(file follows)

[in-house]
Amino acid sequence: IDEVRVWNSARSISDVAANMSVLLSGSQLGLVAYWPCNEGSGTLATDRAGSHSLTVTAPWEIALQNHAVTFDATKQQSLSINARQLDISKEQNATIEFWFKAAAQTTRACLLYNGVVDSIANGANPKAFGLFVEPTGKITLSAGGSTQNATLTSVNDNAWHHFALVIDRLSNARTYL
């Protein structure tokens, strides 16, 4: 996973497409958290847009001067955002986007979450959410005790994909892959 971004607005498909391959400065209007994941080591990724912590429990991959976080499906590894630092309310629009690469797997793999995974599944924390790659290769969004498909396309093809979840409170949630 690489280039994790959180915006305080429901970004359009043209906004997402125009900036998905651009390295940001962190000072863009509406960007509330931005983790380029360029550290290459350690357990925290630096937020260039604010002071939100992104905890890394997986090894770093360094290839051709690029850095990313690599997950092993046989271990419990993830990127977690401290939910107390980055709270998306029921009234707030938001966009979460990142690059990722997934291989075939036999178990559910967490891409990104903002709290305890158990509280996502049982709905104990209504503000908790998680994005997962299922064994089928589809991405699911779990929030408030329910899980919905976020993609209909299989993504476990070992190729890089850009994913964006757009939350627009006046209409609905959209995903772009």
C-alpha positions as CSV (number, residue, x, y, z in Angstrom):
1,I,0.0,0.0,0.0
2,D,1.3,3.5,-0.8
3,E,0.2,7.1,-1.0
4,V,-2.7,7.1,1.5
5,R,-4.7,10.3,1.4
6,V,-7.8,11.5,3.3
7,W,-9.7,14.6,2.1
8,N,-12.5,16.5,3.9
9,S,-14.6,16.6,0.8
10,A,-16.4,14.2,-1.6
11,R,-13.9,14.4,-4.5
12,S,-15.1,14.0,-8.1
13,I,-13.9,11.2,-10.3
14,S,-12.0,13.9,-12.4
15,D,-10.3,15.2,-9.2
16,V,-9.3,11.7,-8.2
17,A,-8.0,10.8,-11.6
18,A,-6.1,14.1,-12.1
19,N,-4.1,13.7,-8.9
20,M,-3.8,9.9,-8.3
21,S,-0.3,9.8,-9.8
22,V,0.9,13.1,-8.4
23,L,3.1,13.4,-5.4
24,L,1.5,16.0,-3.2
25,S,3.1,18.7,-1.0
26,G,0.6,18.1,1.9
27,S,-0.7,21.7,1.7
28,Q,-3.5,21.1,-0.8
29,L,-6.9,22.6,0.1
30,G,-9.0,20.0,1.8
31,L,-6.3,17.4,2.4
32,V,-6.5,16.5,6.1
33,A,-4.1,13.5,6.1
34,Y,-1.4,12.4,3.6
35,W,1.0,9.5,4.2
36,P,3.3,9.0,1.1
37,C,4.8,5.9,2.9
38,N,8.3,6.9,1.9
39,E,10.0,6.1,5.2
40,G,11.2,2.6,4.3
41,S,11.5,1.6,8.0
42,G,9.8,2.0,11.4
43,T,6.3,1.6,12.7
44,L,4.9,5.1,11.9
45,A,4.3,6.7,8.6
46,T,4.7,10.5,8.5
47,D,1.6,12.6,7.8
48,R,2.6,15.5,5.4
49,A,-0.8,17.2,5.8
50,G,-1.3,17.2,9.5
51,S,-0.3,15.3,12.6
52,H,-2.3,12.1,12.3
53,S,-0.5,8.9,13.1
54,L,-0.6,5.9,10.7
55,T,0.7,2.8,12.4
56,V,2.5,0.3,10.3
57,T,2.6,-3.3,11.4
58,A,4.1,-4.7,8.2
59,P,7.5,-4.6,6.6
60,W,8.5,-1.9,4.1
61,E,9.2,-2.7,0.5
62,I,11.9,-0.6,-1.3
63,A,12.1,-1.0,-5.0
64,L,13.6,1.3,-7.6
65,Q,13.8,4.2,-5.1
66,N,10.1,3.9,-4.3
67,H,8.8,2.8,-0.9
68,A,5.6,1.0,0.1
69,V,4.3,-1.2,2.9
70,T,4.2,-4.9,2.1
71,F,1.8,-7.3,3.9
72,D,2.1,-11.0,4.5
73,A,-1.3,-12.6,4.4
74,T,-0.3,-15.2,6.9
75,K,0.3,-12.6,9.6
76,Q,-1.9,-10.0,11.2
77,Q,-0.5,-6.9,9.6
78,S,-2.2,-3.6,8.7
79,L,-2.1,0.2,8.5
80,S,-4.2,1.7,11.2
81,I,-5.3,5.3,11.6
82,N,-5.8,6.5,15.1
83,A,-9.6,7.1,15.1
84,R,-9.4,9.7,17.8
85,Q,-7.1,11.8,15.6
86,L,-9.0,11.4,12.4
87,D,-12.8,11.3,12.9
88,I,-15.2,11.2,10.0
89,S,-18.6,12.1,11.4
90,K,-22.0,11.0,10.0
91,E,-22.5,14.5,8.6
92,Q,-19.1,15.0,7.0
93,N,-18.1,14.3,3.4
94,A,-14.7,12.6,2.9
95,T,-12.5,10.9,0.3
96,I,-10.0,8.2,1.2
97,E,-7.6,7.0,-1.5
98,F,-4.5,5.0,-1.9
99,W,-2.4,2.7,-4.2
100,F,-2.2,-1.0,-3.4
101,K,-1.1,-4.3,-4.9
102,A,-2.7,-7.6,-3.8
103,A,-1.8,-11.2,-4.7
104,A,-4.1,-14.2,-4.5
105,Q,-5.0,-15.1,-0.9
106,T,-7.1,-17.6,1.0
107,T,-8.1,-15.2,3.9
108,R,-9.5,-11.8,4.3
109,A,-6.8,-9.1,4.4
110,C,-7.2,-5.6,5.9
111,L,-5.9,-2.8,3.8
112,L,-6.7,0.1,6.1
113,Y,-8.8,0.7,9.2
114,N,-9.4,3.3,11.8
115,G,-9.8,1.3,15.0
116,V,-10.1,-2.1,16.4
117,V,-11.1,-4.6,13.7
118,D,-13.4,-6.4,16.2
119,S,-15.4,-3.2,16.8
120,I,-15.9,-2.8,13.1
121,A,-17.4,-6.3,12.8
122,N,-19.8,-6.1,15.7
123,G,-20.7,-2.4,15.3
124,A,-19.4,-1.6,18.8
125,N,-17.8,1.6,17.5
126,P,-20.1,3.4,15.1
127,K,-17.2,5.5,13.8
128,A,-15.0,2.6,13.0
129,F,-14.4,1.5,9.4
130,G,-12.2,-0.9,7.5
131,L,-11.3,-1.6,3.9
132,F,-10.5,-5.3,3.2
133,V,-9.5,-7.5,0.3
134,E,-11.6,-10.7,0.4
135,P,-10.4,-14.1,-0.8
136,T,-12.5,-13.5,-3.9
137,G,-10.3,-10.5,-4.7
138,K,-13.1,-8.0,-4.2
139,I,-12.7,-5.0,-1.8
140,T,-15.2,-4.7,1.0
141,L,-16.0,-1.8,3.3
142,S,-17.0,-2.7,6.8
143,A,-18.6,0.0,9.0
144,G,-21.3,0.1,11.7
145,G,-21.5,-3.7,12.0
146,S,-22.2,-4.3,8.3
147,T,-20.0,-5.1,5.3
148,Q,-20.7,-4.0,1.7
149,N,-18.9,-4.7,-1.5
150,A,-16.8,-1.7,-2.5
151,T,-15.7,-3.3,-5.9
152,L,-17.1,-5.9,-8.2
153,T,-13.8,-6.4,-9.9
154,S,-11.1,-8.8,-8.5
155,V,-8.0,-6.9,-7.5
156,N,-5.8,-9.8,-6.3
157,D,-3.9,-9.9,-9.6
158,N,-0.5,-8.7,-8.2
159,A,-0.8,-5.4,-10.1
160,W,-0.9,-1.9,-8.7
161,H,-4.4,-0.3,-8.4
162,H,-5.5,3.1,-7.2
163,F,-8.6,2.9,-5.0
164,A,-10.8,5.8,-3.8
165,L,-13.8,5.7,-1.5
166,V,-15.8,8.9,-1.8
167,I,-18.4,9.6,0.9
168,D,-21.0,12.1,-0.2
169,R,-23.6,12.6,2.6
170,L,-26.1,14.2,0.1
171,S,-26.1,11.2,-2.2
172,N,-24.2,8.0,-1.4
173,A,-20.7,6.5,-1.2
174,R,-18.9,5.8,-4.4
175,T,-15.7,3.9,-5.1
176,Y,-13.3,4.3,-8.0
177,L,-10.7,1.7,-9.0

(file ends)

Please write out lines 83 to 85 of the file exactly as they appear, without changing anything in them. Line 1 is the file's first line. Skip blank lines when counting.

79,L,-2.1,0.2,8.5
80,S,-4.2,1.7,11.2
81,I,-5.3,5.3,11.6